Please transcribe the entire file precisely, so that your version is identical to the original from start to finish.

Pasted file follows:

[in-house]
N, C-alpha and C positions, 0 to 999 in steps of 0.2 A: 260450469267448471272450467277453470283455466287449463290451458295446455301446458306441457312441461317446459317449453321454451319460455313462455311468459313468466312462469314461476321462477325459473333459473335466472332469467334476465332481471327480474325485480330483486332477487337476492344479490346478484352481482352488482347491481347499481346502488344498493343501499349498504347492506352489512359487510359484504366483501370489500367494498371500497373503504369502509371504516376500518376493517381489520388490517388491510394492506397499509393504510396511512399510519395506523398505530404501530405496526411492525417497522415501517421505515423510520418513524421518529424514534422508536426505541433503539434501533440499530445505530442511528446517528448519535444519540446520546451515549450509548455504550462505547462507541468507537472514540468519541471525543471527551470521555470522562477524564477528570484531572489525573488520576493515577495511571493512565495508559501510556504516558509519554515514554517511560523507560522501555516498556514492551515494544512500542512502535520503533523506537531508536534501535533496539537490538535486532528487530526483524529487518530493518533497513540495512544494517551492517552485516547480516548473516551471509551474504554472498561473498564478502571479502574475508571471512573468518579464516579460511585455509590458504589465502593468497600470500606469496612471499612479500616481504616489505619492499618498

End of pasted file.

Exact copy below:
[in-house]
N, C-alpha and C positions, 0 to 999 in steps of 0.2 A: 260450469267448471272450467277453470283455466287449463290451458295446455301446458306441457312441461317446459317449453321454451319460455313462455311468459313468466312462469314461476321462477325459473333459473335466472332469467334476465332481471327480474325485480330483486332477487337476492344479490346478484352481482352488482347491481347499481346502488344498493343501499349498504347492506352489512359487510359484504366483501370489500367494498371500497373503504369502509371504516376500518376493517381489520388490517388491510394492506397499509393504510396511512399510519395506523398505530404501530405496526411492525417497522415501517421505515423510520418513524421518529424514534422508536426505541433503539434501533440499530445505530442511528446517528448519535444519540446520546451515549450509548455504550462505547462507541468507537472514540468519541471525543471527551470521555470522562477524564477528570484531572489525573488520576493515577495511571493512565495508559501510556504516558509519554515514554517511560523507560522501555516498556514492551515494544512500542512502535520503533523506537531508536534501535533496539537490538535486532528487530526483524529487518530493518533497513540495512544494517551492517552485516547480516548473516551471509551474504554472498561473498564478502571479502574475508571471512573468518579464516579460511585455509590458504589465502593468497600470500606469496612471499612479500616481504616489505619492499618498